Book Review: The Testaments by Margaret Atwood

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Dear Bookworms,

I have an mild obsession with the book, The Handmaids Tale, and thus the made for Hulu series based on the novel (Elizabeth Moss SLAYS.) So OF COURSE I scooped up the newly released follow up, The Testaments.

What is this book about?

The Testaments picked up roughly 15 years after The Handmaids Tale ended and follows the lives of three women the most familiar of which to fans being Aunt Lydia. Told in alternating perspectives between Aunt Lydia; Anges, a young women living in Gilead; and Daisy, a young women living in Canada detailing each’s lives living in such vastly differing ways.

Aunt Lydia

Aunt Lydia gives the reader a bit of backstory as to how she fared at the time that The United States was dismantled and Gilead was constructed. She detailed her rise within the Aunts, procuring power along with secrets.

Agnes

Agnes is the daughter of a powerful commander and while not exactly happy with her lot in life, is content enough to follow the rules. That is until she is betrothed to another high ranking Commander, one who is five times her young age of 13. With the subtle help of Aunt Lydia, Agnes is able to appeal to the Aunts to begin her training as a Supplicant in the hope of one day becoming an Aunt herself.

Daisy

Daisy lives a normal teenage life in Canada, until the day her parents are blown up in an assassination outside of their second hand clothes store and Daisy is told they were members of an underground resistance movement aimed at destroying Gilead. With the channel of passing information between Canada and Gilead now closed due to her parents deaths, Daisy goes undercover into Gilead to meet the organizations source, acquire the intel that is promised, and make her way back to Canada. Not an easy feat to say the least.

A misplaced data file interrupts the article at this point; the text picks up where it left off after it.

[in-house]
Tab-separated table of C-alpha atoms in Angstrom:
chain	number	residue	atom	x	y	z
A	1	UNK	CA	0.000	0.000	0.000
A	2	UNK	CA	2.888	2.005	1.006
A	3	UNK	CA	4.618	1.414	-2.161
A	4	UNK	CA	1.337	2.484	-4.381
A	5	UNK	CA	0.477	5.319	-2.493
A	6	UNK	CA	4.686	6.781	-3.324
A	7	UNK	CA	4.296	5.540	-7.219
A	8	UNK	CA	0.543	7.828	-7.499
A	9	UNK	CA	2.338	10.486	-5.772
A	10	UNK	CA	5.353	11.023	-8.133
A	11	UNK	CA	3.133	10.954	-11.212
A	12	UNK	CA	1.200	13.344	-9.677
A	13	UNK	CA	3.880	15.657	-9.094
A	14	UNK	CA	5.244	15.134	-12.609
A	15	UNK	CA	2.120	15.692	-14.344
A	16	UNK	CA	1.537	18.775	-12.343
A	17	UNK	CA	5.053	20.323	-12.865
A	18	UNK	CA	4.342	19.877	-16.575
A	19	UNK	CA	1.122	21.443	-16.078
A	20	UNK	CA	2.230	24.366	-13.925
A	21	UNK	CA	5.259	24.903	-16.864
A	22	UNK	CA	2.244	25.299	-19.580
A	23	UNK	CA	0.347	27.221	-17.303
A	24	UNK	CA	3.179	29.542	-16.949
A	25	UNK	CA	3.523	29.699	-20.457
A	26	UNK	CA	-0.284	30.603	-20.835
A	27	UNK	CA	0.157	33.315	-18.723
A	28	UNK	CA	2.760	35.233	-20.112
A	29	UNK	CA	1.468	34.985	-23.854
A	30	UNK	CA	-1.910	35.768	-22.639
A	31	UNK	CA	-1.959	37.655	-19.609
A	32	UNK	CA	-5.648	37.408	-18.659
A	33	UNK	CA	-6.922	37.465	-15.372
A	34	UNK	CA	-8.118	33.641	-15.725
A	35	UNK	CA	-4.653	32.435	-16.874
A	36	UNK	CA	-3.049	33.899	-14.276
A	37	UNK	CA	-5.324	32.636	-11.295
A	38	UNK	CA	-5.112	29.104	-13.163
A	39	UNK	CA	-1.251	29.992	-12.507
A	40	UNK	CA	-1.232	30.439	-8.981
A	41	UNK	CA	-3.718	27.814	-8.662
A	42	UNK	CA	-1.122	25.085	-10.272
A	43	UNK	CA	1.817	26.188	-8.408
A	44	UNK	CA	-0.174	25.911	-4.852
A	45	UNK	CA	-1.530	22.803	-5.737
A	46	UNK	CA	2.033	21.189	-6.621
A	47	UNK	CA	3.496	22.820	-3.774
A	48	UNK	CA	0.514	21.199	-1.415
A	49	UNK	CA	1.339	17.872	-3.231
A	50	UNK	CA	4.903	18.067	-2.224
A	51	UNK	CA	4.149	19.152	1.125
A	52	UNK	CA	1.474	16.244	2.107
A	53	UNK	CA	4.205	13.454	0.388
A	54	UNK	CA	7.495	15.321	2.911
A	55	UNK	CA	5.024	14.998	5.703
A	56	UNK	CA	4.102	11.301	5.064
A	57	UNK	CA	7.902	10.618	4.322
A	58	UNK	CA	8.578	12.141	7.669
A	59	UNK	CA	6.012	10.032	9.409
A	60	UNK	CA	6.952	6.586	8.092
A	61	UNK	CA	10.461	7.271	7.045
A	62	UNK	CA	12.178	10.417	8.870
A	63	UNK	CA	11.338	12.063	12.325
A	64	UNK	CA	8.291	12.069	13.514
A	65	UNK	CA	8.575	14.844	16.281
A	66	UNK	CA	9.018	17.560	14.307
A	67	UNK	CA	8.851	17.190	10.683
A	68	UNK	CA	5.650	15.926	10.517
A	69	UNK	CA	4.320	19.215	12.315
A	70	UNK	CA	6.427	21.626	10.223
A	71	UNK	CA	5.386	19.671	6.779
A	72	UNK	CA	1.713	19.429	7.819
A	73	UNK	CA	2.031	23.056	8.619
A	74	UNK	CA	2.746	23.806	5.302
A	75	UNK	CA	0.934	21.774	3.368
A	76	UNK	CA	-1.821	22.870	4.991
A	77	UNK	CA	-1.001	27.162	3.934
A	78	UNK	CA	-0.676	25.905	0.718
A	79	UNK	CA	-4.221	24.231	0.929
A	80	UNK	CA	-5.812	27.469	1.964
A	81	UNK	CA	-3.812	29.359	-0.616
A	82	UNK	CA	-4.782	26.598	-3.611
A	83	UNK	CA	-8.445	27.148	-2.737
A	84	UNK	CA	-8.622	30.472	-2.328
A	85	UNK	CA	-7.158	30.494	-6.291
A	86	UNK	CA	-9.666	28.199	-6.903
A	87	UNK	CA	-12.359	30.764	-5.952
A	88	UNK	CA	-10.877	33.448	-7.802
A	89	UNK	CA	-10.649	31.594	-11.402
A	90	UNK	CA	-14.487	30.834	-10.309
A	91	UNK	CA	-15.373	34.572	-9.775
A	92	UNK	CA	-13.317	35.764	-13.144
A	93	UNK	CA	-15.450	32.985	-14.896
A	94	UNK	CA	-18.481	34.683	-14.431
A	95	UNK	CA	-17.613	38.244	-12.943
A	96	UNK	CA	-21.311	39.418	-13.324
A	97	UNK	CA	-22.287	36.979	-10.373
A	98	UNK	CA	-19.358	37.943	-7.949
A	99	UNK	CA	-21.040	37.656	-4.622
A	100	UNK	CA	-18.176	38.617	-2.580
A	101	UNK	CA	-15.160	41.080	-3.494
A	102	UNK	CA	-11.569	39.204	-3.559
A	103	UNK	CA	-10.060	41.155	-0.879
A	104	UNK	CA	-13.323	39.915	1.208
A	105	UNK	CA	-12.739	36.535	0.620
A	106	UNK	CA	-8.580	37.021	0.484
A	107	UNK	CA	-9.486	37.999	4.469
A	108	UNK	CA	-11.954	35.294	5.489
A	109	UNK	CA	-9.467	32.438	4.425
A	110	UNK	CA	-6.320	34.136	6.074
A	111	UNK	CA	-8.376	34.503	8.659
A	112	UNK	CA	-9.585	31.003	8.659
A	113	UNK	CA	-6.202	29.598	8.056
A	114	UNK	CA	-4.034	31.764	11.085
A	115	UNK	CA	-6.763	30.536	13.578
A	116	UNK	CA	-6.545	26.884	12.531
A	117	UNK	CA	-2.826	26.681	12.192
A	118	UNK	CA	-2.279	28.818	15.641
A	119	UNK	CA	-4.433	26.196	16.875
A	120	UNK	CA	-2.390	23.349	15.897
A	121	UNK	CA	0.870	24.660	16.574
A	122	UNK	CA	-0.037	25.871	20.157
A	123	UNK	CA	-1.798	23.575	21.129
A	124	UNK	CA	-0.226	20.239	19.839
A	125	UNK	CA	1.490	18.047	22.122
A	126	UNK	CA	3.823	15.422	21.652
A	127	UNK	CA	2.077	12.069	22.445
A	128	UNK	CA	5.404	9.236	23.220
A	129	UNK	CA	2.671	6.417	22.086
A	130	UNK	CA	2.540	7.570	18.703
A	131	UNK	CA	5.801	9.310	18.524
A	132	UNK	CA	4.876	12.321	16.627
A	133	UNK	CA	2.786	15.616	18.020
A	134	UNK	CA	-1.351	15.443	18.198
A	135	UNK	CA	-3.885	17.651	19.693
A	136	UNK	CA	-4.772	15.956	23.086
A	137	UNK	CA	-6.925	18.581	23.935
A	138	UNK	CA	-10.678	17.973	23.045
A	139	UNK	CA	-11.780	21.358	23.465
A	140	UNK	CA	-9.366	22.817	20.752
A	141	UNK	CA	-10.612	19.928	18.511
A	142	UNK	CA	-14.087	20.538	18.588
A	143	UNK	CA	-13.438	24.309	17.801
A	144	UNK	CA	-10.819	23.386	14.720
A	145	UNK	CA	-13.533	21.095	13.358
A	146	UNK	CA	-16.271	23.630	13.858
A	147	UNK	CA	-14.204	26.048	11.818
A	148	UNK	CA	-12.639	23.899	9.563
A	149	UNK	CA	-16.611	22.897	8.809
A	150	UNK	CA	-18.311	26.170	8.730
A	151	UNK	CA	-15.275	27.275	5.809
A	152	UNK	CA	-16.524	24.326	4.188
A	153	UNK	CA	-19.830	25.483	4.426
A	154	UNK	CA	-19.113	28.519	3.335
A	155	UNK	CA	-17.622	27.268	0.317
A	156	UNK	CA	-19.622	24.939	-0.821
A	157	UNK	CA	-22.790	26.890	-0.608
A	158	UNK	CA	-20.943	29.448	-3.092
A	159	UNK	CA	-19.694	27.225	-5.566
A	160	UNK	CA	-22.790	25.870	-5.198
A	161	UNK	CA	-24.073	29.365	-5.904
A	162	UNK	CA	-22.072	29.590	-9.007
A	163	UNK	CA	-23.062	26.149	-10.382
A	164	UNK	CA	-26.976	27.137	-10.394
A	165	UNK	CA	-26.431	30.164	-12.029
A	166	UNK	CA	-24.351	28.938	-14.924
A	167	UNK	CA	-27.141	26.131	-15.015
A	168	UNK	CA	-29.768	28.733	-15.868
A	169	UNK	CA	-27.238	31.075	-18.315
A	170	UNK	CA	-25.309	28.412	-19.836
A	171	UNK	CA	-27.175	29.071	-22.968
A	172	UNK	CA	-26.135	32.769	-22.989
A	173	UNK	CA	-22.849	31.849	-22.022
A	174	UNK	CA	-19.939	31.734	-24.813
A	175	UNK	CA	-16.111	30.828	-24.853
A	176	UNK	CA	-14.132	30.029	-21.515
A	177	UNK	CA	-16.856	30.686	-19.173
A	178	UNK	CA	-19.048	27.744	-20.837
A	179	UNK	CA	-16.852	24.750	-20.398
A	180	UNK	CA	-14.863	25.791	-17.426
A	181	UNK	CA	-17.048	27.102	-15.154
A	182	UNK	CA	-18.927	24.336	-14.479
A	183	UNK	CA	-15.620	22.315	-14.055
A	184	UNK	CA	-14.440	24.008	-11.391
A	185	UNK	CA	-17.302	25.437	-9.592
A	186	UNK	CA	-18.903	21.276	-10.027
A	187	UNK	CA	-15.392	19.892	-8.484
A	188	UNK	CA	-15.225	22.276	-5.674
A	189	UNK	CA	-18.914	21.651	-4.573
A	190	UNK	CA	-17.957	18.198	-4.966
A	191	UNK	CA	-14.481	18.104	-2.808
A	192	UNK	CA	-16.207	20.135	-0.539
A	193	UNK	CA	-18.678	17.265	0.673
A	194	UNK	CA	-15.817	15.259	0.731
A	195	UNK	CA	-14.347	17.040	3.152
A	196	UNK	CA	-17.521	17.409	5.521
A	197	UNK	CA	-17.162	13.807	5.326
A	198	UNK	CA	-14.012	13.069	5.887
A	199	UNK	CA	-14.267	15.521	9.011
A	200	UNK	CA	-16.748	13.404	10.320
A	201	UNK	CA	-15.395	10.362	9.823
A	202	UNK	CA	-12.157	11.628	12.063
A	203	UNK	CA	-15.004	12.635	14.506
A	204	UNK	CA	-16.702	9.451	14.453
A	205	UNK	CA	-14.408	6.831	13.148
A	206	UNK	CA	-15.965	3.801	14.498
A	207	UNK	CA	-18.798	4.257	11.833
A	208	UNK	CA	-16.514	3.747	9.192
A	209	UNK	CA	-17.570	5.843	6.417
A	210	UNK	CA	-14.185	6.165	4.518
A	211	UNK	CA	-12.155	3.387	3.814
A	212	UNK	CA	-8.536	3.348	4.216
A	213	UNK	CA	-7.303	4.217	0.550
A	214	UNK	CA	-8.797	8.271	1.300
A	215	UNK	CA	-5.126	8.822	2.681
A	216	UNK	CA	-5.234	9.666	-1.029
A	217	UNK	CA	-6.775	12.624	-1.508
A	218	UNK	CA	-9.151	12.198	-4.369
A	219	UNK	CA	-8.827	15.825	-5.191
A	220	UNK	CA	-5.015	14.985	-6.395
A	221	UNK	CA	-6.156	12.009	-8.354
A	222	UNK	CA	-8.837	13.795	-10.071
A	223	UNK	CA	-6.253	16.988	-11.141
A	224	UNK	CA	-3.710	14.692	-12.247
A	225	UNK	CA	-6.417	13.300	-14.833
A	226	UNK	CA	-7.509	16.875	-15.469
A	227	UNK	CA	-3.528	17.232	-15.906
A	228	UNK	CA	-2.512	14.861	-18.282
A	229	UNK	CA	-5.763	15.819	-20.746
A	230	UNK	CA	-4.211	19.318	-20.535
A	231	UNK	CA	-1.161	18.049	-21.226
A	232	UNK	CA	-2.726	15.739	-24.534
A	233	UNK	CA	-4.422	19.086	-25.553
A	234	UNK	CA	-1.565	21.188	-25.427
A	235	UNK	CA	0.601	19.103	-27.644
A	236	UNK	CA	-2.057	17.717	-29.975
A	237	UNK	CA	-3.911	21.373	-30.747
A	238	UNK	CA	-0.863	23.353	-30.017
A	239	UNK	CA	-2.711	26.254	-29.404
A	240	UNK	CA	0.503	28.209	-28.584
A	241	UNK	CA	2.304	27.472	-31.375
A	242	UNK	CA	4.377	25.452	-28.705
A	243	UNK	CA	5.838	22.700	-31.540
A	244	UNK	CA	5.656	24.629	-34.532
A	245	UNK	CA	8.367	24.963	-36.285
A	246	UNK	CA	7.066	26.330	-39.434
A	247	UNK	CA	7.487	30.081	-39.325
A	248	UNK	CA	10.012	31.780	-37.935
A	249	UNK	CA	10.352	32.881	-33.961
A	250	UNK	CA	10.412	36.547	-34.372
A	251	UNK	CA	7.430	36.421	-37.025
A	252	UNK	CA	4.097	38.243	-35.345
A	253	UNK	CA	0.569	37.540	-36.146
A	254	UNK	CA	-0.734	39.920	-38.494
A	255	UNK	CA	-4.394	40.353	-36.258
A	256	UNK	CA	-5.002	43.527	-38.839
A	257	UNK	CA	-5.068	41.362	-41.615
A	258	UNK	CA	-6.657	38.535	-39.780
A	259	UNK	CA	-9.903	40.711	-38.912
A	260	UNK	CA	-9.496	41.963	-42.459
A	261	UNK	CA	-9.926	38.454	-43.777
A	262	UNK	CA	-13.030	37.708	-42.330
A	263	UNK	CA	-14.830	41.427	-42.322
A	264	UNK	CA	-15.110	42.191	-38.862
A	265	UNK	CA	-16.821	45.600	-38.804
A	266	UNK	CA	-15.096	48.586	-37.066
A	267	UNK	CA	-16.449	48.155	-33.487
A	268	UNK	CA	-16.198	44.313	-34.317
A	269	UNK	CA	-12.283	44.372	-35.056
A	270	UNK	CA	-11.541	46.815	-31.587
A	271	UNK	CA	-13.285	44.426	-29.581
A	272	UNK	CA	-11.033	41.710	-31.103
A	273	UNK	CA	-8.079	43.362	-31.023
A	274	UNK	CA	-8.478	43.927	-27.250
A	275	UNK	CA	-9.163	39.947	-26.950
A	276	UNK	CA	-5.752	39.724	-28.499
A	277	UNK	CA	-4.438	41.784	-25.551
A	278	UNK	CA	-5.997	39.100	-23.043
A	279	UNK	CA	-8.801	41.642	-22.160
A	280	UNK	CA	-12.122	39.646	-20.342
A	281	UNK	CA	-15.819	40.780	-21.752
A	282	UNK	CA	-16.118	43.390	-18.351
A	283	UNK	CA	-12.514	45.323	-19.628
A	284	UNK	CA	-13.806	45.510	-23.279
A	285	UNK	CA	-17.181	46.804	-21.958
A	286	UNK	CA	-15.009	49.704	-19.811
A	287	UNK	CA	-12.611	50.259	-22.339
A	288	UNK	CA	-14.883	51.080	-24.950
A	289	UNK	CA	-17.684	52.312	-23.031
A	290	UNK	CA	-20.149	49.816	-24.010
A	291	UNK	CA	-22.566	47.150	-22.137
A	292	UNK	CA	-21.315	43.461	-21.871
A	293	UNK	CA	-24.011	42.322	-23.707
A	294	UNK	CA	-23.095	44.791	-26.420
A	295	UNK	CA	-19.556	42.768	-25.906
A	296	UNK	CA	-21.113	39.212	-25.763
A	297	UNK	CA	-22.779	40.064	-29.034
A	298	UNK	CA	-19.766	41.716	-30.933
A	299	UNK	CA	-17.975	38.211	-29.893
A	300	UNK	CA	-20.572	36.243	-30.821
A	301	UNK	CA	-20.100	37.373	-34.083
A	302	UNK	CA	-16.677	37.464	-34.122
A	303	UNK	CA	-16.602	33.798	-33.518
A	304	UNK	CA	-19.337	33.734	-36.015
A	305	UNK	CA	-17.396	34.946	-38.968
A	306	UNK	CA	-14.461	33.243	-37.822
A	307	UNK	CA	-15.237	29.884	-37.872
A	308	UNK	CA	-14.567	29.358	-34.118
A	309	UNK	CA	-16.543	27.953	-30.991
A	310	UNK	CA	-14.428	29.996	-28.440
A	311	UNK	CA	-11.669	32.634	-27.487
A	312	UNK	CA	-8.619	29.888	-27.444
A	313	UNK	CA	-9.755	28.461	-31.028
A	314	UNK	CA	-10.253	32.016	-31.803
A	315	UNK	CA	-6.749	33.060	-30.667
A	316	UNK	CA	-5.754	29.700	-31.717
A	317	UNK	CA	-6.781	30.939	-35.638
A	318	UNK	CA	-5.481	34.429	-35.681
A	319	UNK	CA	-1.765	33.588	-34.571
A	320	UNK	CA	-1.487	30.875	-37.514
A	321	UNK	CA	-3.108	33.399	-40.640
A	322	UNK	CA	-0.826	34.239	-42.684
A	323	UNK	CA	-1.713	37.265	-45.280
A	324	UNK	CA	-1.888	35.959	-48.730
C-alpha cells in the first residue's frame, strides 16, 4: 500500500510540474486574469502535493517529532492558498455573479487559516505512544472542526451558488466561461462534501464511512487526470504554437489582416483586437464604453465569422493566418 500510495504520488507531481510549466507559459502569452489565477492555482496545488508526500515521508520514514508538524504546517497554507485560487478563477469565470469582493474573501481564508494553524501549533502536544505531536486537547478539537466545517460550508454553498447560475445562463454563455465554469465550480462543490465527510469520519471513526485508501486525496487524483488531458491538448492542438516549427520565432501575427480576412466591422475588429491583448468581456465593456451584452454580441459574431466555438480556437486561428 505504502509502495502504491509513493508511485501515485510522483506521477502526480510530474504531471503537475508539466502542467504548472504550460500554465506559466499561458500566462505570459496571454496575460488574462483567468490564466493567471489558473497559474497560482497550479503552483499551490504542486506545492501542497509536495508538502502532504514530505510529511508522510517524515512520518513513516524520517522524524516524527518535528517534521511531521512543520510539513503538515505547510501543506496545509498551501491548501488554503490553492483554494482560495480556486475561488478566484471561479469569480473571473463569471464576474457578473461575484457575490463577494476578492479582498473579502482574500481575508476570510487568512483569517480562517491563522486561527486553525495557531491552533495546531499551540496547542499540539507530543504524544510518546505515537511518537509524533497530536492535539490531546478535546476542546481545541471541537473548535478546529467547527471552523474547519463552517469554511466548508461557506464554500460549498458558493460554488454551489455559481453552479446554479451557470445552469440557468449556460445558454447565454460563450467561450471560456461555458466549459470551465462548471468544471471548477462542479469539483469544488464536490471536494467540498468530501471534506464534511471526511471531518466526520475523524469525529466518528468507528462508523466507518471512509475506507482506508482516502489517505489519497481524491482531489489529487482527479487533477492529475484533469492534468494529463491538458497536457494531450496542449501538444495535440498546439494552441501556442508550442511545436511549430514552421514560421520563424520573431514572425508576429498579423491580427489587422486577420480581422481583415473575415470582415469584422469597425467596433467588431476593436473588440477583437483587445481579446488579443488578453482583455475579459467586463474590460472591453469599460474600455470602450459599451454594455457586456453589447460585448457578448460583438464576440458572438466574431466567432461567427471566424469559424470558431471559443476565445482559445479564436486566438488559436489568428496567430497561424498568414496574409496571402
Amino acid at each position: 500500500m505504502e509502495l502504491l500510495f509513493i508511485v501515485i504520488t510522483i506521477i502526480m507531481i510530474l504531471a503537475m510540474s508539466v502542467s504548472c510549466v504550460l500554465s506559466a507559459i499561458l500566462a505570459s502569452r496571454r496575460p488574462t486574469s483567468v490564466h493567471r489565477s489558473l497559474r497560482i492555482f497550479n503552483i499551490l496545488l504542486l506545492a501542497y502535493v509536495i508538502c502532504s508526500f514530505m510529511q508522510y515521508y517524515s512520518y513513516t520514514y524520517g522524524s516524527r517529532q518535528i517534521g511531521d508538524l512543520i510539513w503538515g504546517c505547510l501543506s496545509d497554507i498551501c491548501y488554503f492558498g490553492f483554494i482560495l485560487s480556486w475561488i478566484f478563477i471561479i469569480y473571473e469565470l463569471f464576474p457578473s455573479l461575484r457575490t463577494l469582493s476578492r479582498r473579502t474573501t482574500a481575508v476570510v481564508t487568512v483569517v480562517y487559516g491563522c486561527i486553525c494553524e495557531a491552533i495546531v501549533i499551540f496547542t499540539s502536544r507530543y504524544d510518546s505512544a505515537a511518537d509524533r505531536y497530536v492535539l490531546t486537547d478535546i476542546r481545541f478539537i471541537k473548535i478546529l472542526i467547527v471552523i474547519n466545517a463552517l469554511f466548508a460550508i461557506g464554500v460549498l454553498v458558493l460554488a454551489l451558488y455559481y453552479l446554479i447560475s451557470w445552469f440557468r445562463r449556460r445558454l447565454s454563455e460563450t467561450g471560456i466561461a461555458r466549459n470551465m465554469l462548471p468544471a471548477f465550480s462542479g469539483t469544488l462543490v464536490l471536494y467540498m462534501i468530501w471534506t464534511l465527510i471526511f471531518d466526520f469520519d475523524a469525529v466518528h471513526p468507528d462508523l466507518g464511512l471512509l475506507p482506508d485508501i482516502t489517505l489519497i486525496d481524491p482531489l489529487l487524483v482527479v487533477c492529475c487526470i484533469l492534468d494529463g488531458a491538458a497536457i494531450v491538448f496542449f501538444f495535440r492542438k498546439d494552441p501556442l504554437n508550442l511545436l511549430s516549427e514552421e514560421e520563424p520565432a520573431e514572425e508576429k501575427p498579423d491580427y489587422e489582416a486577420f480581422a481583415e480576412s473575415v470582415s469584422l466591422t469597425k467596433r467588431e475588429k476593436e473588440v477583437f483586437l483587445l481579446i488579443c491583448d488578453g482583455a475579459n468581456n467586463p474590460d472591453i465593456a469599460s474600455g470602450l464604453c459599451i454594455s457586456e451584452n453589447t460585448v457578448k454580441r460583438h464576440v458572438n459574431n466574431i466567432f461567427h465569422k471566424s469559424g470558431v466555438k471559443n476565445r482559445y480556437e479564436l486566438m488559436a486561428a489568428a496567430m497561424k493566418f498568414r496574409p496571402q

My thoughts about this book

For anyone else who felt left wanting after The Haindmaids Tale book ended, this is the cure. I feel like I finally got some resolution to my “what the hell happened next?!” questions.

While the story was pretty predictable as far as how all these three women were connected, their separate (and eventual combined) plot lines gave me all the feels. I oscillated between anger, indignation, hope, sadness, and sentimentality over the course of the novel. Atwood has an uncanny ability to really capture the human struggle, and societal issues in a way that is so very relevant and engaging.

A final thought

As an intended dystopian novel, the parallels to the current political climate were once again spot on, and thus frighting considering the implications and the world some of these mainstream ideas shaped into Gilead. It was unnerving at times.

Overall cannot recommend this one enough to my followers. I was absolutely addicted from page one and will for sure find a spot on my year end recap of favorite reads.

Until next week!

XOXO,

Coco

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CoCo

Real-life bookworm with a taste for adventure. Coco enjoys reading as much as she enjoys good coffee. Coco is an experienced book reader, and expert book reviewer. If you need a book reviewed, you are in good hands.

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